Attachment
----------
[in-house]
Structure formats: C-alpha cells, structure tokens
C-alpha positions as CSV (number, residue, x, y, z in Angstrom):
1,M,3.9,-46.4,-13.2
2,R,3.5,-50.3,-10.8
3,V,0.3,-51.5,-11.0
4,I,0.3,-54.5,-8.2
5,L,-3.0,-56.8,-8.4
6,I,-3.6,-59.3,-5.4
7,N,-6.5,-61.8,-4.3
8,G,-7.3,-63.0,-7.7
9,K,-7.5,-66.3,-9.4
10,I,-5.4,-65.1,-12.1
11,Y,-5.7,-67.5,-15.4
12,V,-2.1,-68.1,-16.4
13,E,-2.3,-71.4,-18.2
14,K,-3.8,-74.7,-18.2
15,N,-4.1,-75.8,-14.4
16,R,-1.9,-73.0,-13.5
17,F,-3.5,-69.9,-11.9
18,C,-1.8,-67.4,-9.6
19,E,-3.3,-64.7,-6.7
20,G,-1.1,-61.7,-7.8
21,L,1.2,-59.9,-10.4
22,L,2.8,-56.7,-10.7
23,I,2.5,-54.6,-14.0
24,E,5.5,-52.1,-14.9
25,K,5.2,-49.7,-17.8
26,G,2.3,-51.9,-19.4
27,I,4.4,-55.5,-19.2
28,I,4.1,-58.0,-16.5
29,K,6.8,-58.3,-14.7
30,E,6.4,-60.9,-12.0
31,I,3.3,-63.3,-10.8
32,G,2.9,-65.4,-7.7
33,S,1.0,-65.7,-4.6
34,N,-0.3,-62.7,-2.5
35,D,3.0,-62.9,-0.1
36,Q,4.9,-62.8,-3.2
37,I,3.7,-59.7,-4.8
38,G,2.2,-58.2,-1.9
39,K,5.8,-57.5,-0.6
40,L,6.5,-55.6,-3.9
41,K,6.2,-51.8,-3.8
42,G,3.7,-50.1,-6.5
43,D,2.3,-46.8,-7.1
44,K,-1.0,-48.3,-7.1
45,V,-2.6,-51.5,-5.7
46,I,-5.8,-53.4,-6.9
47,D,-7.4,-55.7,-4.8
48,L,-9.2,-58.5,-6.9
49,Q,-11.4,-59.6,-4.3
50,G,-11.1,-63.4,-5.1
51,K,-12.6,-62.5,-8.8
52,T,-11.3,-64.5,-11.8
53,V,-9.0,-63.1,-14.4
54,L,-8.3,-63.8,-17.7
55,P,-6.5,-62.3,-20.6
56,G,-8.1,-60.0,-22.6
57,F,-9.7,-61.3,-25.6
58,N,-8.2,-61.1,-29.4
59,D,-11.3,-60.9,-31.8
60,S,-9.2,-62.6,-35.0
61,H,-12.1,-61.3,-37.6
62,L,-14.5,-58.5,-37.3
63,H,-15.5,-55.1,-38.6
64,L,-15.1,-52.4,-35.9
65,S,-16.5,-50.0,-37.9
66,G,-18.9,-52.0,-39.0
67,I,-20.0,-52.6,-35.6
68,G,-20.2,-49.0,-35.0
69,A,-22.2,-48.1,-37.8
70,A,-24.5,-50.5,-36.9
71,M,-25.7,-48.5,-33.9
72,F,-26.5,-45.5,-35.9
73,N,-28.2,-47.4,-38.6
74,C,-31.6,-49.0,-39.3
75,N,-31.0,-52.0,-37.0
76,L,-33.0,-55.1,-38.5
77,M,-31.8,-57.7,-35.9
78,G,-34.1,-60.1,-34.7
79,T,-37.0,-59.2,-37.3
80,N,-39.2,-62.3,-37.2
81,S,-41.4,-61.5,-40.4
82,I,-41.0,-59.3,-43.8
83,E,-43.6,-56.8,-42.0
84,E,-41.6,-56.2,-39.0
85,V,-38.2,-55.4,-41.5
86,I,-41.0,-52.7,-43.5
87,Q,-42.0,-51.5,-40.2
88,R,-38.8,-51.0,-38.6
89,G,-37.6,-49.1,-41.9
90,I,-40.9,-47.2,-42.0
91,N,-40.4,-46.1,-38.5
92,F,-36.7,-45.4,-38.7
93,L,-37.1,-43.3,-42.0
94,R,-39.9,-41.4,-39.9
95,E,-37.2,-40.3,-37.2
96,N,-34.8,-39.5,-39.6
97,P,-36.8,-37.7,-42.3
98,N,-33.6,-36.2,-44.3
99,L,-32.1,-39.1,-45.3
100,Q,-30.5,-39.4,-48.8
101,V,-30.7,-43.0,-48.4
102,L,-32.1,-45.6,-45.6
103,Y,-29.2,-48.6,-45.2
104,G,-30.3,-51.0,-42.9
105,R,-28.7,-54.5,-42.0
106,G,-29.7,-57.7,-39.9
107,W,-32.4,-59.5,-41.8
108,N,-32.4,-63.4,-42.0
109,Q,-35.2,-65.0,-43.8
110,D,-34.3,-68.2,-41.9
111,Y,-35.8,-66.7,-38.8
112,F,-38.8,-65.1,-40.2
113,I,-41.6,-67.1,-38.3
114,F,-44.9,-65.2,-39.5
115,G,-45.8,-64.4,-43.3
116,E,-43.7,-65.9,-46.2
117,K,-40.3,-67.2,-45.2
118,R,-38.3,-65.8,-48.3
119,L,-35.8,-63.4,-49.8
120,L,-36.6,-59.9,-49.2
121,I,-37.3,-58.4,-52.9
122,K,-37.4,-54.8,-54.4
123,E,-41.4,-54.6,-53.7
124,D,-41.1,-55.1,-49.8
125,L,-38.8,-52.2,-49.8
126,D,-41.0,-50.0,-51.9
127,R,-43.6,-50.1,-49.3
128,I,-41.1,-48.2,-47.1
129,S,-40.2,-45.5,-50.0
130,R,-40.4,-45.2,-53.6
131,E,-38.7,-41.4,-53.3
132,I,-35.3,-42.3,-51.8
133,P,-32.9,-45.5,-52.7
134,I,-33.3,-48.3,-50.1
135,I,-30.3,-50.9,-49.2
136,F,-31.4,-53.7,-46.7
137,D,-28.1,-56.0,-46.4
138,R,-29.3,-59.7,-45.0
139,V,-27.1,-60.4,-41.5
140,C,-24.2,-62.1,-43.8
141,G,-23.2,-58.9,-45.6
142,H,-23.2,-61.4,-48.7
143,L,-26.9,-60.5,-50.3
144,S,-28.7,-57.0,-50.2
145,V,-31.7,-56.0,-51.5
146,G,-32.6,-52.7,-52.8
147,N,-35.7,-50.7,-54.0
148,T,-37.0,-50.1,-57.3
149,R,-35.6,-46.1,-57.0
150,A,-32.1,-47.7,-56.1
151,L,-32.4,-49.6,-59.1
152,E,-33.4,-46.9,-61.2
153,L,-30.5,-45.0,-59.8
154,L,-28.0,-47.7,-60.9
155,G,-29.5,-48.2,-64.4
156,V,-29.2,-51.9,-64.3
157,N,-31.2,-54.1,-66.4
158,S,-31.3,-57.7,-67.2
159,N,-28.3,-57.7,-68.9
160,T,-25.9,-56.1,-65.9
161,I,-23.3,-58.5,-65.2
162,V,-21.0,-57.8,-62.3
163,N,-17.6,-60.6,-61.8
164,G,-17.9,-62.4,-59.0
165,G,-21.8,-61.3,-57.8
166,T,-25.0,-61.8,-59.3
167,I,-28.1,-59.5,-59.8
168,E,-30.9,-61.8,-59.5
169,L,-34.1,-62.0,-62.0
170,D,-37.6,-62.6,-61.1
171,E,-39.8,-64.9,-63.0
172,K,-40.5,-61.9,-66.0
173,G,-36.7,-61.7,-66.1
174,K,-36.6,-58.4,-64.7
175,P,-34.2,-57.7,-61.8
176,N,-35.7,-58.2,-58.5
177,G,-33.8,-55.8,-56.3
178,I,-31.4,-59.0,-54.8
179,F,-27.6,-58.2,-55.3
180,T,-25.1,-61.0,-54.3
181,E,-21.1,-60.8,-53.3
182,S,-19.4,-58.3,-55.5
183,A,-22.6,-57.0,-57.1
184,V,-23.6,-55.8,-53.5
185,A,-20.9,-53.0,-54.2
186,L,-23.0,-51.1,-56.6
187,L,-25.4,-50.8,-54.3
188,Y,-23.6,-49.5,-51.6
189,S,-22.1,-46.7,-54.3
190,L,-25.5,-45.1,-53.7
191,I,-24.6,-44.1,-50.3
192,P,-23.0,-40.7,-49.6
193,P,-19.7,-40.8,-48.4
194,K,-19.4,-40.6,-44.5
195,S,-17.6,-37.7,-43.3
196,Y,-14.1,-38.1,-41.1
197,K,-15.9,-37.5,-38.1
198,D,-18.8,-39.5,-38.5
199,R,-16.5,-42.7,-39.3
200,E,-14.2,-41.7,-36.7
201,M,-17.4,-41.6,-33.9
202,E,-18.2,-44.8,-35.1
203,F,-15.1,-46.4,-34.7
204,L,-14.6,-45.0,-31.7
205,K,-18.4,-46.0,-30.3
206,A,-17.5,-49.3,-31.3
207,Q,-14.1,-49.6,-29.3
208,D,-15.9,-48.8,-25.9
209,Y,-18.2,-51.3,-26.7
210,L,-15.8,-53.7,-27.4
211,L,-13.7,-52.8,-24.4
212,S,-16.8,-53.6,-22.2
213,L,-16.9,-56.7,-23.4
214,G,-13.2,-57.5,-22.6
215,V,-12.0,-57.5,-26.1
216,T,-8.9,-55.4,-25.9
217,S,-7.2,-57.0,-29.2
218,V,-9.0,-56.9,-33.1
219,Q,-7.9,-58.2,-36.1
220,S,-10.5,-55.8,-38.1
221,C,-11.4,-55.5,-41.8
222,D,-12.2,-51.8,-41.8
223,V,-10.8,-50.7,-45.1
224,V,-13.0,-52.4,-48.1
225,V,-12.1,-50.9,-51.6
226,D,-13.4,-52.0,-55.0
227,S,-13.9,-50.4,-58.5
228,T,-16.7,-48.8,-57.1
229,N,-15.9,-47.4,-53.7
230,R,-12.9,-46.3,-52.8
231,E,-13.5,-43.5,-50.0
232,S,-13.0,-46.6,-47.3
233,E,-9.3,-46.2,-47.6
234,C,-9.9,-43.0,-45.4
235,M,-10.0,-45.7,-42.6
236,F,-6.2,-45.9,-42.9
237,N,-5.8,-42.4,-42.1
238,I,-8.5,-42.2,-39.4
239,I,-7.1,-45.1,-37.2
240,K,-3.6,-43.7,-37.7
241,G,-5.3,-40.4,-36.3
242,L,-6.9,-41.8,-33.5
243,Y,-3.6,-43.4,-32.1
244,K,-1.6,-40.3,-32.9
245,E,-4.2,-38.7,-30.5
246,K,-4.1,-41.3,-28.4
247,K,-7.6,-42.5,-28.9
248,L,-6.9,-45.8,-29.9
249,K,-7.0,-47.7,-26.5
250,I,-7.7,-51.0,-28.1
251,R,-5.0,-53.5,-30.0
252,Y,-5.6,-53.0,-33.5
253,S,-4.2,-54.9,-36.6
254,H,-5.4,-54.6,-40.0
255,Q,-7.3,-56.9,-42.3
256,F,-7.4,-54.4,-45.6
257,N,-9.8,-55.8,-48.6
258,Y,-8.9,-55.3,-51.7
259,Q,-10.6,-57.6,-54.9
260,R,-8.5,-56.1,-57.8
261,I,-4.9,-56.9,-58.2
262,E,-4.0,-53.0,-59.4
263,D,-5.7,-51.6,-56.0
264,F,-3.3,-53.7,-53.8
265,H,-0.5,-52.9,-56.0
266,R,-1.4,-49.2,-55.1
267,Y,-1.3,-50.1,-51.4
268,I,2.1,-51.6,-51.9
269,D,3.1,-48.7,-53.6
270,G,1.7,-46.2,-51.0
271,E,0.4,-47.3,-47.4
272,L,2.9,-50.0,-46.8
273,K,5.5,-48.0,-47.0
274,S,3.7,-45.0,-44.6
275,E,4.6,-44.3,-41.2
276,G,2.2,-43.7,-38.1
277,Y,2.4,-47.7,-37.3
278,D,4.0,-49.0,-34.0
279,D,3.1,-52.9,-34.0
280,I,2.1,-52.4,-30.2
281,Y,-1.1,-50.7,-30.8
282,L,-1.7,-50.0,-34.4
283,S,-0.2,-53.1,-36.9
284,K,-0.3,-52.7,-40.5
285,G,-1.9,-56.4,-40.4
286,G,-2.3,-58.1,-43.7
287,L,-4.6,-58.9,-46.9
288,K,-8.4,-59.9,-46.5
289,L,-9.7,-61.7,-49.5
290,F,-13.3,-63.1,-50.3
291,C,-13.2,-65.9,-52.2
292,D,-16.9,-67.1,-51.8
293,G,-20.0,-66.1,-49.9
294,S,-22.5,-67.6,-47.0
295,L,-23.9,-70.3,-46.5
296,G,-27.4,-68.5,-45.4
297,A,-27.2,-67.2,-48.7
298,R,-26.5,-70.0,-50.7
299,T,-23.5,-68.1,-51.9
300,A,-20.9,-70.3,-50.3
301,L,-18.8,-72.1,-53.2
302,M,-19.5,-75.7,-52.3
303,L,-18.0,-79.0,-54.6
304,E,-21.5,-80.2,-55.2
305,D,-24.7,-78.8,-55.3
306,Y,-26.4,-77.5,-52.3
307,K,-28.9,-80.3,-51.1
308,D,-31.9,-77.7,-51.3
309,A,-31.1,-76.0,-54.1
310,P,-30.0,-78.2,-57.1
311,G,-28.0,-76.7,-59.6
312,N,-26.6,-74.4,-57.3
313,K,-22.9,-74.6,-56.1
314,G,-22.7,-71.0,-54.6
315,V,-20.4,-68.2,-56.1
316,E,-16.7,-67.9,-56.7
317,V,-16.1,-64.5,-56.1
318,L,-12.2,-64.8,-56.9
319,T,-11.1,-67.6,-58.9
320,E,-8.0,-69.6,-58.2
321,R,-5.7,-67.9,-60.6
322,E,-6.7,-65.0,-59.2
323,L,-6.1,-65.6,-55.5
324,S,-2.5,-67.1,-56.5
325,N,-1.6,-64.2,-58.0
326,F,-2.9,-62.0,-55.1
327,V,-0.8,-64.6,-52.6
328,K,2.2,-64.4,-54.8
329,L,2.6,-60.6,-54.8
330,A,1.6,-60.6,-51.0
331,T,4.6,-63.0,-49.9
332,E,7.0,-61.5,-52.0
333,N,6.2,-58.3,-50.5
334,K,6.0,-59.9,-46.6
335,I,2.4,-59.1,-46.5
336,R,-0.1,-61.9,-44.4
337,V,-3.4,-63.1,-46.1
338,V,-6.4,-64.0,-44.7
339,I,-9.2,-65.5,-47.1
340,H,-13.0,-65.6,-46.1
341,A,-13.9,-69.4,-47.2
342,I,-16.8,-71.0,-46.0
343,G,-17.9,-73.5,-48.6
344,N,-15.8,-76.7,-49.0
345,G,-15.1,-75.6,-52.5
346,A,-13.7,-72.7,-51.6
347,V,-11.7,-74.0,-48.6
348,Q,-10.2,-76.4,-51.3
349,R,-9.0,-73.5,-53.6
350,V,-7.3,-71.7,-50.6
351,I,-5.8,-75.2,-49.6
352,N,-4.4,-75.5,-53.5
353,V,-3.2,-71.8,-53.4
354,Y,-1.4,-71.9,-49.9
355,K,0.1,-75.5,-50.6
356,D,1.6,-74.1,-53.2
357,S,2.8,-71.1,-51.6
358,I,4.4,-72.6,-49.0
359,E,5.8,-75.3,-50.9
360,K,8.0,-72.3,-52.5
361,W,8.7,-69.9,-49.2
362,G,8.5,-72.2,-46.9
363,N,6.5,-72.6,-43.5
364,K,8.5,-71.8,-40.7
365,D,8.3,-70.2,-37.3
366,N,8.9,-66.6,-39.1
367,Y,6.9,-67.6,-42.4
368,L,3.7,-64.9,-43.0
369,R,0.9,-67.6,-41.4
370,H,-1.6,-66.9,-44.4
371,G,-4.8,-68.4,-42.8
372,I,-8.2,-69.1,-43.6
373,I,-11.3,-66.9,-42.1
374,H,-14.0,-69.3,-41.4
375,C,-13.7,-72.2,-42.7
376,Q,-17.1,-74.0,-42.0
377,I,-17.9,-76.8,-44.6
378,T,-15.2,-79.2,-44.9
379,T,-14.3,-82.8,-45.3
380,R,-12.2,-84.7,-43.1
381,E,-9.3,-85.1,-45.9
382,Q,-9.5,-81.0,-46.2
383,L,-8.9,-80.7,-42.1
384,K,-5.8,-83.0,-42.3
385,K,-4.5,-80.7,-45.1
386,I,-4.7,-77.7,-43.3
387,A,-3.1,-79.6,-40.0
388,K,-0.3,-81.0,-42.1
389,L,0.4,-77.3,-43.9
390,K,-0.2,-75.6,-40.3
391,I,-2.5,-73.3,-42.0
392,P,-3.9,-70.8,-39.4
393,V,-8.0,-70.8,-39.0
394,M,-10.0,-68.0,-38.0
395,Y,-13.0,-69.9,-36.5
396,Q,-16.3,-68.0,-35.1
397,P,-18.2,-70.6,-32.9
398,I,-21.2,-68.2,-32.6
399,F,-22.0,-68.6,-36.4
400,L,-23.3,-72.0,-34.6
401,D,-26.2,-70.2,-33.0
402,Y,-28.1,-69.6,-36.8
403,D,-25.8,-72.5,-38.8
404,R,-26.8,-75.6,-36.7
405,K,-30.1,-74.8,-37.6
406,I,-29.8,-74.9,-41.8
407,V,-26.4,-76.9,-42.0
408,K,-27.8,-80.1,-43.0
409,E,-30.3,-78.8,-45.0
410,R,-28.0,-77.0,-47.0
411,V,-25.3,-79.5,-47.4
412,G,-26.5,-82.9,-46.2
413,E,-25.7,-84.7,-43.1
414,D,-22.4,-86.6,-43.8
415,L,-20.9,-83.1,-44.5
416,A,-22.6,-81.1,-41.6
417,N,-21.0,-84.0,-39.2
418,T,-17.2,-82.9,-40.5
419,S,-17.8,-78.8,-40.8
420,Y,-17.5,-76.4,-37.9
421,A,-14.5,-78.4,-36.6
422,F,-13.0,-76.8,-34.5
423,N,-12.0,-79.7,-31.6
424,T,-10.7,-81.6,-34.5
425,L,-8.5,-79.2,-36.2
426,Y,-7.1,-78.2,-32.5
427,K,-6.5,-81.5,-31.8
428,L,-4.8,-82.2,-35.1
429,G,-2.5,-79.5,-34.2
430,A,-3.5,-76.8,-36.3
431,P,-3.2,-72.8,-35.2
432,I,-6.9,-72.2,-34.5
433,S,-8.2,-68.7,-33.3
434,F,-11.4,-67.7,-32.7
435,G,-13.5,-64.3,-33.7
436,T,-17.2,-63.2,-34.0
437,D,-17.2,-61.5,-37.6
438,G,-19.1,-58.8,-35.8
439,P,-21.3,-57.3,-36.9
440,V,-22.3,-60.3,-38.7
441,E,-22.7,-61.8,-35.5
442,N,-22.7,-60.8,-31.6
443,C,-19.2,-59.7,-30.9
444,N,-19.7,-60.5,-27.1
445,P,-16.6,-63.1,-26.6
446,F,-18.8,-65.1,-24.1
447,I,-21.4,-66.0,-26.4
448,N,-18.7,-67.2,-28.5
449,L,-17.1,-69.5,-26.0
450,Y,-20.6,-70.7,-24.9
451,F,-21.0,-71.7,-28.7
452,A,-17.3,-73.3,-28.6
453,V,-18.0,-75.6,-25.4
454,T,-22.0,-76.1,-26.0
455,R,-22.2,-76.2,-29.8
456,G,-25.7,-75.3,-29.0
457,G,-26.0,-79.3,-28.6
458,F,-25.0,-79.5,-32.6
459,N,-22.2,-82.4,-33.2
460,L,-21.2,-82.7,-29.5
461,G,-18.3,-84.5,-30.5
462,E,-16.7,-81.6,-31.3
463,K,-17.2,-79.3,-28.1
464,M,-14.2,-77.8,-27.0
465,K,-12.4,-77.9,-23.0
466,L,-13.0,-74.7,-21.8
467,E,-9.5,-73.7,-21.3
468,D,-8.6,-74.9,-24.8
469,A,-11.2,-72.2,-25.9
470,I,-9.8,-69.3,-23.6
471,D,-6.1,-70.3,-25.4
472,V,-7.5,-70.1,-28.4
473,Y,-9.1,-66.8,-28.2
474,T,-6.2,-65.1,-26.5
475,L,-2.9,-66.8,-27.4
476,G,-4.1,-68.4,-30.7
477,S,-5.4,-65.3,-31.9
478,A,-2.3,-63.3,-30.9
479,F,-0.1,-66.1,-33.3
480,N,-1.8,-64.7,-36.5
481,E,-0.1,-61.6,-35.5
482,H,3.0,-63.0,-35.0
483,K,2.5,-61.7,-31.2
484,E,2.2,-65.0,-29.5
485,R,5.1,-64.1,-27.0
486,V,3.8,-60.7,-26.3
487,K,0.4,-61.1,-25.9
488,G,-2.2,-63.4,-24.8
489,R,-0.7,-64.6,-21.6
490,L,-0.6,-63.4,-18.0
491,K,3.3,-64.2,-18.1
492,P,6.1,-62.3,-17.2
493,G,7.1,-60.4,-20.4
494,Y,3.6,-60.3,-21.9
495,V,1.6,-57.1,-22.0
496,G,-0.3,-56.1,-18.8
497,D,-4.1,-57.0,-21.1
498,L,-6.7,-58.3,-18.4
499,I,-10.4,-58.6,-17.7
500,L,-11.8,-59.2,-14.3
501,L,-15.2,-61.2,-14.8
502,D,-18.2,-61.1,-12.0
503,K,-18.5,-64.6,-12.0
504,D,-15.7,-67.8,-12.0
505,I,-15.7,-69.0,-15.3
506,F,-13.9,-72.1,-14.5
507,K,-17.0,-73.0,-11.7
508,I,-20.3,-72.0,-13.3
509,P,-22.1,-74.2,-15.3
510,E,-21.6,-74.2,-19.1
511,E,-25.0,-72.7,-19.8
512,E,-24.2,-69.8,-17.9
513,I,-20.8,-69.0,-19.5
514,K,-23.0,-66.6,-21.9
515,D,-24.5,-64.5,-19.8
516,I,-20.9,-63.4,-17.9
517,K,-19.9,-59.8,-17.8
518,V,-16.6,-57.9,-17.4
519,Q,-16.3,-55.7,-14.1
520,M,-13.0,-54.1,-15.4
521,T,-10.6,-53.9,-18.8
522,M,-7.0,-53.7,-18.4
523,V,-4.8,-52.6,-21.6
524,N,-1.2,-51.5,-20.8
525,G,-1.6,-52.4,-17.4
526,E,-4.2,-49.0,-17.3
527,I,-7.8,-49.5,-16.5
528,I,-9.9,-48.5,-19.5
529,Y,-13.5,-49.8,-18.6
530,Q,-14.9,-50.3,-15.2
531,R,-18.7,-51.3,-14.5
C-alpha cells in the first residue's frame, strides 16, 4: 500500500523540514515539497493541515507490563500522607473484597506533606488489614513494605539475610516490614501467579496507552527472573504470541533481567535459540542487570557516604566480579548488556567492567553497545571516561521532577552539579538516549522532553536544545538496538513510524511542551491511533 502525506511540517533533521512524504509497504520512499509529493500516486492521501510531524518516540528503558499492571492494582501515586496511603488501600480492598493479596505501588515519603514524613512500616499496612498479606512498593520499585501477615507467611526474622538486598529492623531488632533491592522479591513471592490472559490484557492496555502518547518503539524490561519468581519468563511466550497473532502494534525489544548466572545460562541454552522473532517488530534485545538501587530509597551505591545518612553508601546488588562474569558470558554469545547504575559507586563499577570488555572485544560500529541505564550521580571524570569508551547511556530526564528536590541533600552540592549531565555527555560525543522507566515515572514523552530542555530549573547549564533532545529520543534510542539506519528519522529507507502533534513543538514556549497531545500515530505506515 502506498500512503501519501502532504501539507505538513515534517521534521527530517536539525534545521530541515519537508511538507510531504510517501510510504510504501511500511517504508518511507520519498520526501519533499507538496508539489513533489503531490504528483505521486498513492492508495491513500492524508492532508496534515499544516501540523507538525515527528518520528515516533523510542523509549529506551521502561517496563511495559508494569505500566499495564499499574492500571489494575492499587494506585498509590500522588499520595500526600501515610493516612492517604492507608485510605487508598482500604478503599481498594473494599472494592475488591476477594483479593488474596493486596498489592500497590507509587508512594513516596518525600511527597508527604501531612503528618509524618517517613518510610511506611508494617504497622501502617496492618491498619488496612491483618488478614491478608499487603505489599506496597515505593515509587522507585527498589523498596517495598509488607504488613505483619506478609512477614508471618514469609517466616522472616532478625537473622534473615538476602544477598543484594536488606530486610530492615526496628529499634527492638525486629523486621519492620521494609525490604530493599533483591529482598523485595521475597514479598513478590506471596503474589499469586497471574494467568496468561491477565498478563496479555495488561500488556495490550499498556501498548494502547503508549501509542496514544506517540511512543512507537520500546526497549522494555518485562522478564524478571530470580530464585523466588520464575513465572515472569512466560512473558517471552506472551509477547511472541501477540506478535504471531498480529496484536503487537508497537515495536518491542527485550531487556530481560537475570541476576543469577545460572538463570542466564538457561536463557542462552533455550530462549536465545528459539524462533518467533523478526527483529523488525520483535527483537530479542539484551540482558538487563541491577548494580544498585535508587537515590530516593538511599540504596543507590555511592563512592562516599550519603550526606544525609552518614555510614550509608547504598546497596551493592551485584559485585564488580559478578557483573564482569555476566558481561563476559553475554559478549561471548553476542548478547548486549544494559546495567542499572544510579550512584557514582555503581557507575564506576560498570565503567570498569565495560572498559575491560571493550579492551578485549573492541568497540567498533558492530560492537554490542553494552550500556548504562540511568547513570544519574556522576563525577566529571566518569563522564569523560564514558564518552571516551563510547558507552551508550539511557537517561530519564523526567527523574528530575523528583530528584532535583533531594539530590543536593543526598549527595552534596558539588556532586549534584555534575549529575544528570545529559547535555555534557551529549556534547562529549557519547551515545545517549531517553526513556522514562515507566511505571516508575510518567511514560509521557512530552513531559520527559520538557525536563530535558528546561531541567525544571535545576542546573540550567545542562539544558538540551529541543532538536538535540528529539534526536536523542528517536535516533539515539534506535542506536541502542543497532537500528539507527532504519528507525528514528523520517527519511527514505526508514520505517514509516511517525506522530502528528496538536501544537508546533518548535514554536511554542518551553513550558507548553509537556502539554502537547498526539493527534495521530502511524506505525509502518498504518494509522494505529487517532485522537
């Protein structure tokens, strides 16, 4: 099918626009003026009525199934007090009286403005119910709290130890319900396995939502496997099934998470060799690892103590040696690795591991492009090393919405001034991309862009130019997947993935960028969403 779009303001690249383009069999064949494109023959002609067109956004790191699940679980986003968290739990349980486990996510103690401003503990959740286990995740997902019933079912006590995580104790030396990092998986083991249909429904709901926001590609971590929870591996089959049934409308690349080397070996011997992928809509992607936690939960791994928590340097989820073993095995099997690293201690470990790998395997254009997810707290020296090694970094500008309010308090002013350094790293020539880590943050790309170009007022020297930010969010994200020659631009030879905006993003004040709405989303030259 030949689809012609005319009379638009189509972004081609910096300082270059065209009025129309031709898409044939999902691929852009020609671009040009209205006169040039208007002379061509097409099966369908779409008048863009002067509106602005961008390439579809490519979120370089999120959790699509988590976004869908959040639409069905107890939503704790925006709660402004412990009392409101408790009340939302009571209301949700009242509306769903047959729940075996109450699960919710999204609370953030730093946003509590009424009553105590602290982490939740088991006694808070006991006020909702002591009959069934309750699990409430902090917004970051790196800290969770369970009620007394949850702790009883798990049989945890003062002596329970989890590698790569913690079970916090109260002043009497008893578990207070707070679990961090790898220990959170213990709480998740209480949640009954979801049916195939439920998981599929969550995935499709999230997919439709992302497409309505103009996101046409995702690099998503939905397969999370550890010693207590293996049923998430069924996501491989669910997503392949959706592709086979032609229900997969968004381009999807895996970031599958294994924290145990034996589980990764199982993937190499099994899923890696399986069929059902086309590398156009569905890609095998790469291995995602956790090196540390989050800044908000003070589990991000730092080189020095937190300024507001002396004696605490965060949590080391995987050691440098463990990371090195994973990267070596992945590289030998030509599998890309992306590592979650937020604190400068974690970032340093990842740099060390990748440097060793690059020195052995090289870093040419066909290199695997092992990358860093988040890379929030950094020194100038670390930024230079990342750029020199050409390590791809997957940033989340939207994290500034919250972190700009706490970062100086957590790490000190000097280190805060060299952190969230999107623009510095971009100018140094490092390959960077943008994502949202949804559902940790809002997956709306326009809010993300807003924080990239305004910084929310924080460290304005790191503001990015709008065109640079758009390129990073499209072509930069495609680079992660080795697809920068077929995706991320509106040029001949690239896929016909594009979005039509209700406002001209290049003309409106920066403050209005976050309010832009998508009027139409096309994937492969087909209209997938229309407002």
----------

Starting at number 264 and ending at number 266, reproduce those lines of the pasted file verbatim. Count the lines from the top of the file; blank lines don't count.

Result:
261,I,-4.9,-56.9,-58.2
262,E,-4.0,-53.0,-59.4
263,D,-5.7,-51.6,-56.0